A 7.3 magnitude earthquake hit the Iran-Iraq border late on Sunday, killing 328 people and injuring 3,950, according to the state-run Islamic Republic News Agency. The death toll is expected to rise.
The quake was centered 19 miles from the Iraqi city of Halabja, according to the U.S. Geological Survey. Shock waves were felt as far away as Israel’s Mediterranean coast.
Eight people have been reported dead in Iraq, but most of the casualties were in Iran’s Kermanshah Province, where some of the country’s poorest regions are located. Rescuers worked through the night to dig people from rubble, and some people slept on the streets because they were afraid of aftershocks.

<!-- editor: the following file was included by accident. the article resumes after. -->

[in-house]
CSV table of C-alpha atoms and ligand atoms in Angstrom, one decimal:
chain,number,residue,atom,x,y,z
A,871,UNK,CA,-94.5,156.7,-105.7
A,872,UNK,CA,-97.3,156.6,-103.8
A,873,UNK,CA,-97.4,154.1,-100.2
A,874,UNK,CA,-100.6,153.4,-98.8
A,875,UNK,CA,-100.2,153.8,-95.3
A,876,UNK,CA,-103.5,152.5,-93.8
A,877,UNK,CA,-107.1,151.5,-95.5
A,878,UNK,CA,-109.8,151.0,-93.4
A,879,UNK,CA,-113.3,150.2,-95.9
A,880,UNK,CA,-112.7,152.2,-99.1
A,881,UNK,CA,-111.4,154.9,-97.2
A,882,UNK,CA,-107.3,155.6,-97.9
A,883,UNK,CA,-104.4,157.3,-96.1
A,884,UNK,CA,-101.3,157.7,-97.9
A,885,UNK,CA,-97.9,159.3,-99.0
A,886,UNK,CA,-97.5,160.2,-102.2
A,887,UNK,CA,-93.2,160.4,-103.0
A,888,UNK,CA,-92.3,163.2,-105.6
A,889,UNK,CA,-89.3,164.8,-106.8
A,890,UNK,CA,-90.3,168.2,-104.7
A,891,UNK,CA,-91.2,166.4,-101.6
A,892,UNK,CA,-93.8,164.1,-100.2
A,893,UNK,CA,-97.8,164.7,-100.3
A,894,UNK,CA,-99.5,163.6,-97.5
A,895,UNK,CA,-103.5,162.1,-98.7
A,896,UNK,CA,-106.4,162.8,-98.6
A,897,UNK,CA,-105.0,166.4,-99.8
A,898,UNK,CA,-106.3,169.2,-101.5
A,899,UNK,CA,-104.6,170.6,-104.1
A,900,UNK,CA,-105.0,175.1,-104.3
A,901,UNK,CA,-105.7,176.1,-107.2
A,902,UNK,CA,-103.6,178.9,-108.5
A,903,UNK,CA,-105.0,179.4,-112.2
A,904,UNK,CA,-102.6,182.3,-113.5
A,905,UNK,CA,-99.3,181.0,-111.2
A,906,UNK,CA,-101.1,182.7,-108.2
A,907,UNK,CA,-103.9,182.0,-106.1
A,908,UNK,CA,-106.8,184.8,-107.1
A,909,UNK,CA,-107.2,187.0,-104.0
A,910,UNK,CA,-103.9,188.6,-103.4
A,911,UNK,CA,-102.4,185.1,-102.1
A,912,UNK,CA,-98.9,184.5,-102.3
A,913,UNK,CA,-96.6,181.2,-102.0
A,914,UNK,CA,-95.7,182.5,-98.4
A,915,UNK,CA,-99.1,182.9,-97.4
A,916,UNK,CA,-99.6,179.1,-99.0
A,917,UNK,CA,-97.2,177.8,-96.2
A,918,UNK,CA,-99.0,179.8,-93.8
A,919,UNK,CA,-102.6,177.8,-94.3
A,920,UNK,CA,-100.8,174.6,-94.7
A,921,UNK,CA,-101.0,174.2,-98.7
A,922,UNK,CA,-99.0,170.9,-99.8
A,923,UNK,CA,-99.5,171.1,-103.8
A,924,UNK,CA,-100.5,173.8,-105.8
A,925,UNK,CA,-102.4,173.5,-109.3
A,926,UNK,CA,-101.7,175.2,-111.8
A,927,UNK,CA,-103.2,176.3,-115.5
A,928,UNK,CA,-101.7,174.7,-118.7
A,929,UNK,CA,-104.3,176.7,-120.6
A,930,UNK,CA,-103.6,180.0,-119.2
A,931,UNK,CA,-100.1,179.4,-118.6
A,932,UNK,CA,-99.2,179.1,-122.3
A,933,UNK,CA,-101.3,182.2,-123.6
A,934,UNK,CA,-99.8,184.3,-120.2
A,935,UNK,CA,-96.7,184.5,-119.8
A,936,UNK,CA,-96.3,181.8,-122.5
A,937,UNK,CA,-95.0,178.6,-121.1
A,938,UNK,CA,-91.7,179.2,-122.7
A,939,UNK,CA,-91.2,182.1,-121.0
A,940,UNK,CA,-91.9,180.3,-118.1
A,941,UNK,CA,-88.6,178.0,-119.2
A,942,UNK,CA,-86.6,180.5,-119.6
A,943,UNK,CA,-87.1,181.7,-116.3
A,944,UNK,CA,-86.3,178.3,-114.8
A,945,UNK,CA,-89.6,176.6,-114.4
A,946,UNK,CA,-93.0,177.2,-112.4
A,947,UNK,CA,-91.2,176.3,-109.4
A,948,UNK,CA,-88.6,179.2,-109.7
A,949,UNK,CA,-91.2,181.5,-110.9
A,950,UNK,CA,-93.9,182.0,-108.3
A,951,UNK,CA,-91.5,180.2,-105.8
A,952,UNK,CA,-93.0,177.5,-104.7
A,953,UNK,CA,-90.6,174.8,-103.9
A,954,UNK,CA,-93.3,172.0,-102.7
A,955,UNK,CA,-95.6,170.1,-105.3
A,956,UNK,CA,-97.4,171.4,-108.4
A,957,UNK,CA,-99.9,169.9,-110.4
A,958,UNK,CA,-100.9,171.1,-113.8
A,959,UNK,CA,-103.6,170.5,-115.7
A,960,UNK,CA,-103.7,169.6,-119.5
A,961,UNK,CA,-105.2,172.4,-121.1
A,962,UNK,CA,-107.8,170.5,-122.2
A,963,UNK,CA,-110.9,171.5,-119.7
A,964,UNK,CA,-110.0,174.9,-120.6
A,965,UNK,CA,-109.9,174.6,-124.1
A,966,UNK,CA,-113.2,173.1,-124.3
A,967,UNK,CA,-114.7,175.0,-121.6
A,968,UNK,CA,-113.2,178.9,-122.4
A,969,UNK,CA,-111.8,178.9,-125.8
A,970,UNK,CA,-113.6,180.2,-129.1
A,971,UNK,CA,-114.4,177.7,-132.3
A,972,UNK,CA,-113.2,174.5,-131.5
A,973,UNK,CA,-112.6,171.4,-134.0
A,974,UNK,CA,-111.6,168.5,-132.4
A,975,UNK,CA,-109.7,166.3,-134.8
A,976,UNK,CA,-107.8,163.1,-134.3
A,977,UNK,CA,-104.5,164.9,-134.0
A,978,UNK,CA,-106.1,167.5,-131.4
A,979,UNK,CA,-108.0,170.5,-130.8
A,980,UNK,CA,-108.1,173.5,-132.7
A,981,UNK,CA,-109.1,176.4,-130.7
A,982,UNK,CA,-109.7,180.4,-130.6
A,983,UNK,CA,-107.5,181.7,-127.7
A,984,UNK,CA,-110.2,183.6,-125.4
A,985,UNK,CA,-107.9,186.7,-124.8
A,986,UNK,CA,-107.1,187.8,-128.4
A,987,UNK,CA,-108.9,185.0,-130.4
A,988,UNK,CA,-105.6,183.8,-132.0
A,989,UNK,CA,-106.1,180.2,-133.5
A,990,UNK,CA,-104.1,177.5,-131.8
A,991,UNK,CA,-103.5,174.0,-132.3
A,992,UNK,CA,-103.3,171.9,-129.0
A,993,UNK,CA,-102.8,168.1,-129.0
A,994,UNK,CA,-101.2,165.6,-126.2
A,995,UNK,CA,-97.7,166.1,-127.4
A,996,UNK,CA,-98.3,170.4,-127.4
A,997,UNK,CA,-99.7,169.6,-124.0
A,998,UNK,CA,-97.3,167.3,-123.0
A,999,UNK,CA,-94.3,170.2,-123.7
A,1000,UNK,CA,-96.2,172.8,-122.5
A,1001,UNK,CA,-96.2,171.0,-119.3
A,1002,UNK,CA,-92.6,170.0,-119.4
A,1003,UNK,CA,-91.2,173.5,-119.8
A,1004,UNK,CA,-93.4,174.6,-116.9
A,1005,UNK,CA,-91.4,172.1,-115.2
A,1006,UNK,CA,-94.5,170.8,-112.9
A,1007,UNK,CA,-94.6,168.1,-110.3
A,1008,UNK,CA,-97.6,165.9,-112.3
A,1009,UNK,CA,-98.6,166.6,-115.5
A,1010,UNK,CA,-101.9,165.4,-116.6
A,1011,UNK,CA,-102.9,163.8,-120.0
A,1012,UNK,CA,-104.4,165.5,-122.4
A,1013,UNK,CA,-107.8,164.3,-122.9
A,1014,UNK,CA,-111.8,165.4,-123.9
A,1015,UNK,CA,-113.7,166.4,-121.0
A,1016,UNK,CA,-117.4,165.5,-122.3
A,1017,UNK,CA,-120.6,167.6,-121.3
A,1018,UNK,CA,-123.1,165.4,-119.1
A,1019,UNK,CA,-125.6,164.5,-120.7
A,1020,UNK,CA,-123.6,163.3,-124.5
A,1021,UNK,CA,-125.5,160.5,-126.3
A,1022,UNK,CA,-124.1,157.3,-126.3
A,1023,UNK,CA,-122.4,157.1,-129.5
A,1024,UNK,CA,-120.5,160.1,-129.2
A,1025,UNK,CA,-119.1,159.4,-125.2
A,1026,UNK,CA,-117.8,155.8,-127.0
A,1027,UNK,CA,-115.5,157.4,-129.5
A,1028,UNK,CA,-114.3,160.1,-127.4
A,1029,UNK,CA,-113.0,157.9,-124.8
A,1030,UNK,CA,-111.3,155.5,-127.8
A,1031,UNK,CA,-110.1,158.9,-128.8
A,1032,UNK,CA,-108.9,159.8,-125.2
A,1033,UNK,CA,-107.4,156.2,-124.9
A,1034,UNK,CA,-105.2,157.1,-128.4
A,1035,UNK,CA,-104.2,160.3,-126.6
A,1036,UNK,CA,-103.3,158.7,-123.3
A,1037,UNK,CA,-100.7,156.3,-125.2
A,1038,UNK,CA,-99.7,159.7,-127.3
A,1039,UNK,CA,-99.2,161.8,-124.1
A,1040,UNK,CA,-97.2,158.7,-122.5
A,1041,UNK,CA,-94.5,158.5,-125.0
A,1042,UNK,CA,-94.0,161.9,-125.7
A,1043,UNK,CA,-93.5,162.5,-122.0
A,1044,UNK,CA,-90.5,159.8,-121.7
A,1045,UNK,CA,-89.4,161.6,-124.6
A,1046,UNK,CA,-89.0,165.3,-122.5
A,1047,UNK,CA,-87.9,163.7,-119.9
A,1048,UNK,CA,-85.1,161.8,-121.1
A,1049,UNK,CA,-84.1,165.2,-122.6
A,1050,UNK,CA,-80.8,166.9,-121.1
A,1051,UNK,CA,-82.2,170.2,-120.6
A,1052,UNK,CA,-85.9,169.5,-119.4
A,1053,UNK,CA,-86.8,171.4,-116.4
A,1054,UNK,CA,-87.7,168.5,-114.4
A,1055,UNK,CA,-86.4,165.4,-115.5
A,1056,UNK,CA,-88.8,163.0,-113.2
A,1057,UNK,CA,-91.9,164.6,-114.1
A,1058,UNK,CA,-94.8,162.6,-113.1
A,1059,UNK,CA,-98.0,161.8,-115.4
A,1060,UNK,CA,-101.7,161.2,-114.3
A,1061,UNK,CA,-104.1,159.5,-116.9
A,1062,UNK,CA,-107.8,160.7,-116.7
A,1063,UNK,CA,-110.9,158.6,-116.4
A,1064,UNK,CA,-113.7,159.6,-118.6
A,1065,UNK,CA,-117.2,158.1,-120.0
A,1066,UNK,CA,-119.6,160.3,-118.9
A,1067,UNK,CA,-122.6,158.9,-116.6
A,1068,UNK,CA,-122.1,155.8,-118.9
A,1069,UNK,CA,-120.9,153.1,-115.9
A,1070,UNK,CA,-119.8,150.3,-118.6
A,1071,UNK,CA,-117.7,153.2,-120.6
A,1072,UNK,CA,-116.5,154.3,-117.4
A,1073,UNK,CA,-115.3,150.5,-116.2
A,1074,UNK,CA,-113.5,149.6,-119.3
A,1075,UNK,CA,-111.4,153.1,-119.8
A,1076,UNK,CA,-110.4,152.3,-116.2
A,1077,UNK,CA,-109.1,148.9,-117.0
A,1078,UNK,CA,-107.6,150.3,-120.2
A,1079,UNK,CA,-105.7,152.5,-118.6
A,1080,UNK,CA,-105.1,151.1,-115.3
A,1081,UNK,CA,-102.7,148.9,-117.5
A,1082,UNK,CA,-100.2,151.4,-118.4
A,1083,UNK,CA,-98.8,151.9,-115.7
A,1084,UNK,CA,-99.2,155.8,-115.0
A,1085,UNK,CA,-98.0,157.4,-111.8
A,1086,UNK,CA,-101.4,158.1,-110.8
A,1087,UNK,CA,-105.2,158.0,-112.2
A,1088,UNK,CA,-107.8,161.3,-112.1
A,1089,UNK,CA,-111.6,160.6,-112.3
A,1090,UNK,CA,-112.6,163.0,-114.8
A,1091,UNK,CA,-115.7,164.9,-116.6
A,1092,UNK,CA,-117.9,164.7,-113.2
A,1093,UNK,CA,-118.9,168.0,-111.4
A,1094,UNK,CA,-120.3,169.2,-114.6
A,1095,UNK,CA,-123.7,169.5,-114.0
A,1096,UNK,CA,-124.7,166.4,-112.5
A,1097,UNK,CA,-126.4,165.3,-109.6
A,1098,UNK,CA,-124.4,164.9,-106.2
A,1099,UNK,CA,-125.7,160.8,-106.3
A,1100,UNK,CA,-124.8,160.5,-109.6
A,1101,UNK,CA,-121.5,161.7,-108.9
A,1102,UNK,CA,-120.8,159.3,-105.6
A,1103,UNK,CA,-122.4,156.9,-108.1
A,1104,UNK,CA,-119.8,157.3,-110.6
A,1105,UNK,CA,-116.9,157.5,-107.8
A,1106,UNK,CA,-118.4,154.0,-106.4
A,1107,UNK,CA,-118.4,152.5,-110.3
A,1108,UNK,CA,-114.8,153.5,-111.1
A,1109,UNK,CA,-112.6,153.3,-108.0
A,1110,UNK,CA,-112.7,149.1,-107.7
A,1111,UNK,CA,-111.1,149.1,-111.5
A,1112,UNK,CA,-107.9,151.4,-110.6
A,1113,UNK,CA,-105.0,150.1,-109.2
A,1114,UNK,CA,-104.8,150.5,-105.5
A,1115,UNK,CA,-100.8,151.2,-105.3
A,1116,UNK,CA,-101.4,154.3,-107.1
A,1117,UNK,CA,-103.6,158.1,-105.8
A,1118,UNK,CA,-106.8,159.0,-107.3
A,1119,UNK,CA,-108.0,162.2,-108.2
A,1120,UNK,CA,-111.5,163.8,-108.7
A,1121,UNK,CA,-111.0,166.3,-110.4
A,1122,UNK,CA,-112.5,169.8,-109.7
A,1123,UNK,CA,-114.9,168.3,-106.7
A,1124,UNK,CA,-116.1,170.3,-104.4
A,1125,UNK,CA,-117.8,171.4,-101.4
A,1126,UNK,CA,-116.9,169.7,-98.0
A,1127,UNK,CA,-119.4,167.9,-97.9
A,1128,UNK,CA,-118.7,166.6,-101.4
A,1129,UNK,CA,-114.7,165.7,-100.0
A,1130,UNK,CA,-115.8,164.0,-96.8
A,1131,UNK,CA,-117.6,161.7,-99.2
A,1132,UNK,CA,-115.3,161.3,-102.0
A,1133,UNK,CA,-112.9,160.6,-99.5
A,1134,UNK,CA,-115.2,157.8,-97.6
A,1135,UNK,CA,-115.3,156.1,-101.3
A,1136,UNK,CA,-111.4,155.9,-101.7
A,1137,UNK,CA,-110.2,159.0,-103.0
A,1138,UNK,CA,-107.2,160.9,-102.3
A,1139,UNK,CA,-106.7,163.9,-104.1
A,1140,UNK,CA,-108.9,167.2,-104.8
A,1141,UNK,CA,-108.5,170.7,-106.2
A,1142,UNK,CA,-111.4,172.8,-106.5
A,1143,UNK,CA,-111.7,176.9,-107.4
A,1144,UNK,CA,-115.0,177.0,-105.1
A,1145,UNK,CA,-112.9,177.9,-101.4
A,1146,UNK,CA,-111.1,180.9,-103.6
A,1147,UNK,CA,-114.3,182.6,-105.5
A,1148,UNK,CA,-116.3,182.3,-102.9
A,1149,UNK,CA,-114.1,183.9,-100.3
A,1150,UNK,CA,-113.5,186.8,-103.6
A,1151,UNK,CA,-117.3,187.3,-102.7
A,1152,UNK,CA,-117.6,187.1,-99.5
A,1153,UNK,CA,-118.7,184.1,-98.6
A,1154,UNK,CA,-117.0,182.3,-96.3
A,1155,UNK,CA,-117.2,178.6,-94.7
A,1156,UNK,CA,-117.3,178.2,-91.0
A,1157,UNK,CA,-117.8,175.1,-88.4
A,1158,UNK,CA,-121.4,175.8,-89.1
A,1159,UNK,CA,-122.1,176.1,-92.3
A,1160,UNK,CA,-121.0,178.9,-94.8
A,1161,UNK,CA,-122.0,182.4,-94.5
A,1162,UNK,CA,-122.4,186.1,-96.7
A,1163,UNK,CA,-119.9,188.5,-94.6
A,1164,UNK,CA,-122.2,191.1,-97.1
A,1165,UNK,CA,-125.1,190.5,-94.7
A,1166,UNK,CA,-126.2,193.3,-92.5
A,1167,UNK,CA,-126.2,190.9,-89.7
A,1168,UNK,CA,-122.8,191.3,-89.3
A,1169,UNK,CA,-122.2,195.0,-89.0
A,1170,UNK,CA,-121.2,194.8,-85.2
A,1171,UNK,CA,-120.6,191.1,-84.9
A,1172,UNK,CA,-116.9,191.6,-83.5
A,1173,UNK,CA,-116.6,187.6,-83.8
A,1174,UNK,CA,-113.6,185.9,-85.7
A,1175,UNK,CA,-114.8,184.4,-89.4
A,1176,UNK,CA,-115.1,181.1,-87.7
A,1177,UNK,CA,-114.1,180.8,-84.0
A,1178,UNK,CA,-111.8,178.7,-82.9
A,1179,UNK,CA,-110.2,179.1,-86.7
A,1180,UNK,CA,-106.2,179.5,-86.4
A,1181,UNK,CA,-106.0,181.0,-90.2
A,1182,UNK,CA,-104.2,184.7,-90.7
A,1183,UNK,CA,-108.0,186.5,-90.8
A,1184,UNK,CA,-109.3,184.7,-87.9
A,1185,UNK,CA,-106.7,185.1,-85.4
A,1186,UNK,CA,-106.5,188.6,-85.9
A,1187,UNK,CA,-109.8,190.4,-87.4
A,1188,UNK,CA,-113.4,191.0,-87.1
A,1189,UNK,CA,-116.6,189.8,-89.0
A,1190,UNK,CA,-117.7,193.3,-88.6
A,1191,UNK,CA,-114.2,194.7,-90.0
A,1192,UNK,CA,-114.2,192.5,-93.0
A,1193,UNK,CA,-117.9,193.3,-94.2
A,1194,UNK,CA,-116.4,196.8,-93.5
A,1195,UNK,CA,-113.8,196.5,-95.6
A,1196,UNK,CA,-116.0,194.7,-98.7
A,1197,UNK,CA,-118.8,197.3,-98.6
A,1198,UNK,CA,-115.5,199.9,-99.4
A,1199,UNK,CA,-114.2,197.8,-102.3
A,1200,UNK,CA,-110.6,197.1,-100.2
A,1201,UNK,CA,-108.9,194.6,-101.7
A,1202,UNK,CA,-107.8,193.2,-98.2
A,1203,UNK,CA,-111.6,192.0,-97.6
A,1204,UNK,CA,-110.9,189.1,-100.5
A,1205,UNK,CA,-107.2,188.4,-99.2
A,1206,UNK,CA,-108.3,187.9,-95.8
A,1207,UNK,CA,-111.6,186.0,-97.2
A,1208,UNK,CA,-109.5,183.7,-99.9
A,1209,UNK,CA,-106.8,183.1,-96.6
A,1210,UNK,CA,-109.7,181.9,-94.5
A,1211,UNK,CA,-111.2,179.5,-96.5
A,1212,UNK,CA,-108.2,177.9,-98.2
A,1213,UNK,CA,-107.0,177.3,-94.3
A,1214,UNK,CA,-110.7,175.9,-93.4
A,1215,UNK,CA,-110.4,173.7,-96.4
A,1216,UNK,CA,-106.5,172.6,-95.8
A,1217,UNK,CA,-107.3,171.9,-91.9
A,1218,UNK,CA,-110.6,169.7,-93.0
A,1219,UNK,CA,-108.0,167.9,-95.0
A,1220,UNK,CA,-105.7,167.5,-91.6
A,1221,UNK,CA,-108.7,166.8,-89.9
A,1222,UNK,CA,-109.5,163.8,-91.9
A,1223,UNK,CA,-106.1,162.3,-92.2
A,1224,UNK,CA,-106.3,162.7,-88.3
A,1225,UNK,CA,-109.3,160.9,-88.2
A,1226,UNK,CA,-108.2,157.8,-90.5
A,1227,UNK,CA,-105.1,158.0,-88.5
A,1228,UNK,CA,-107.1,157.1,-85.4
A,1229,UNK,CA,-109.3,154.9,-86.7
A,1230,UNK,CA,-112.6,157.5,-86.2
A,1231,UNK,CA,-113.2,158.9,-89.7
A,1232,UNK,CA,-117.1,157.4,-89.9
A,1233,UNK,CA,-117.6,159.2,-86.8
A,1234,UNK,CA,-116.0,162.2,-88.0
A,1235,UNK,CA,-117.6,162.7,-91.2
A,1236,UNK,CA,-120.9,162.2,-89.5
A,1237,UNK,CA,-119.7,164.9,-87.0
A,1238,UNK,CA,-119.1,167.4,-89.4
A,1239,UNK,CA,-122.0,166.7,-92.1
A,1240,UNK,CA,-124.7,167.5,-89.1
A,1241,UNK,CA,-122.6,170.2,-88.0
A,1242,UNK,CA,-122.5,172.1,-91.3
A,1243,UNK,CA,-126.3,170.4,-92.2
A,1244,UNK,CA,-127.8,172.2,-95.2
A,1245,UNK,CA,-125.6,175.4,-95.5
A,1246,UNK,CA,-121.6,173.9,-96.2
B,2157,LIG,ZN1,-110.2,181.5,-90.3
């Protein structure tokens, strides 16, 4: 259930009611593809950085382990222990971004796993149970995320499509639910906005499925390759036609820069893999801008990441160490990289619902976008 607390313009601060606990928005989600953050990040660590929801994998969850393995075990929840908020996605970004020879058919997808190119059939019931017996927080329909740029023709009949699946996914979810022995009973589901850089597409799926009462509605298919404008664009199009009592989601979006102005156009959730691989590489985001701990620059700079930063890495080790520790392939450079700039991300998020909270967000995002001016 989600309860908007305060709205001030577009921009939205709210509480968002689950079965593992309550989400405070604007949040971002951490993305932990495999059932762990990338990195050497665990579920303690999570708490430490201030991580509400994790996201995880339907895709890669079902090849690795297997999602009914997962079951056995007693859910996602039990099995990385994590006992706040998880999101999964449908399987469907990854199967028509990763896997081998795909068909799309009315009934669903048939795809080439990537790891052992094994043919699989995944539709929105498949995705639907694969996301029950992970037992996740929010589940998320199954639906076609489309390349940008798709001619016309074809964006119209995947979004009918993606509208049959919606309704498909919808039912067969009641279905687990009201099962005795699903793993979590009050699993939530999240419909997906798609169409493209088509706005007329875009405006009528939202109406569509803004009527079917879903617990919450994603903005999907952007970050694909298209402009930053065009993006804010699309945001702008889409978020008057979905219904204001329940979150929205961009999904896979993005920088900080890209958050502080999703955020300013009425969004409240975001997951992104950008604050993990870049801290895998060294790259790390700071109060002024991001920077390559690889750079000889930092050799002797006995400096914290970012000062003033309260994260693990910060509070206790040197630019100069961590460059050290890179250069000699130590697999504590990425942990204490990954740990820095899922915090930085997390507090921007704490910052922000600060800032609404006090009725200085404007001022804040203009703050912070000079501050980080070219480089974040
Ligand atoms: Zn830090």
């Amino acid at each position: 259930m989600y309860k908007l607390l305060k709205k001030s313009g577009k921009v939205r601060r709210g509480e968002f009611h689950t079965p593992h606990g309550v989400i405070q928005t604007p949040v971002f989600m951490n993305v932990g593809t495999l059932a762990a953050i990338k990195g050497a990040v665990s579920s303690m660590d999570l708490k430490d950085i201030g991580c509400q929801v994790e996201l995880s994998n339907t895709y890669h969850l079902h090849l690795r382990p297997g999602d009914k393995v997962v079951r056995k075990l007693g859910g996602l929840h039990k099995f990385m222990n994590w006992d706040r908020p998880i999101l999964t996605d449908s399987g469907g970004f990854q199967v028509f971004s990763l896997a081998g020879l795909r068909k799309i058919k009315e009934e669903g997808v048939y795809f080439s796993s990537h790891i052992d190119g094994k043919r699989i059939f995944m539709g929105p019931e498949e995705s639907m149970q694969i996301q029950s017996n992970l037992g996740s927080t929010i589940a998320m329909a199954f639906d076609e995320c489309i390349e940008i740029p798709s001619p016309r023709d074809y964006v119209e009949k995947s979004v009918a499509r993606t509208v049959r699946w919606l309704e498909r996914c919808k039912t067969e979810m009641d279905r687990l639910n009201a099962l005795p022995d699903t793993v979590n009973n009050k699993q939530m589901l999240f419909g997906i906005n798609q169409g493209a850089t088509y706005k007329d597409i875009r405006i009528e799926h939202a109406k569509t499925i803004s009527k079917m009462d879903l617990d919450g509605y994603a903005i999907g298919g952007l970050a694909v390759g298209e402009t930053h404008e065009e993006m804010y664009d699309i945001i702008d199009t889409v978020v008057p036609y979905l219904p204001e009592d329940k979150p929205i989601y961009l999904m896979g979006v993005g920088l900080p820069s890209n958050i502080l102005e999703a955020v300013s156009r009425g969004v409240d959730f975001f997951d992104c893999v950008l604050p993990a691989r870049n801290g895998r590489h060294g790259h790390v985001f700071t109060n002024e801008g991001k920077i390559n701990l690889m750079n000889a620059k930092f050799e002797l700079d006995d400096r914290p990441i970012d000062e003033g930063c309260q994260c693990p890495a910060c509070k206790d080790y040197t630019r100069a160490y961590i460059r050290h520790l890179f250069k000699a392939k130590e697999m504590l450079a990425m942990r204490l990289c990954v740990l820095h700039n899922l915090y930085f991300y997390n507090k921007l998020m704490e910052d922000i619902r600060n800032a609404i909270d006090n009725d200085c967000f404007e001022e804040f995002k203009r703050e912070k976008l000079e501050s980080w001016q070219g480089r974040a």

Ayatollah Ali Khamenei, Iran’s supreme leader, expressed his condolences on Monday and ordered military and government forces to assist in the rescue efforts. Prime Minister Binali Yildirim of Turkey said his country was sending food and medical aid, and supplies had already arrived in the Iraqi city of Sulaimaniyah.
The county of Sarpol-e Zahab in Iran appeared to be particularly hard-hit. In a video posted online by Iran’s government newspaper, a resident said help had yet to arrive.
“There has been no help yet, neither food nor water, no clothing, no tents, there is nothing,” the man said. “There are no facilities yet. We’ve slept outside since last night. This is the condition of our homes. Our electricity, water, gas, phone lines are out, everything is completely out, the whole city has been destroyed, it is wrecked.”
Iran sits on dozens of fault lines and deadly quakes are not uncommon. In 2003, more than 20,000 people were killed when an earthquake hit the southern city of Bam.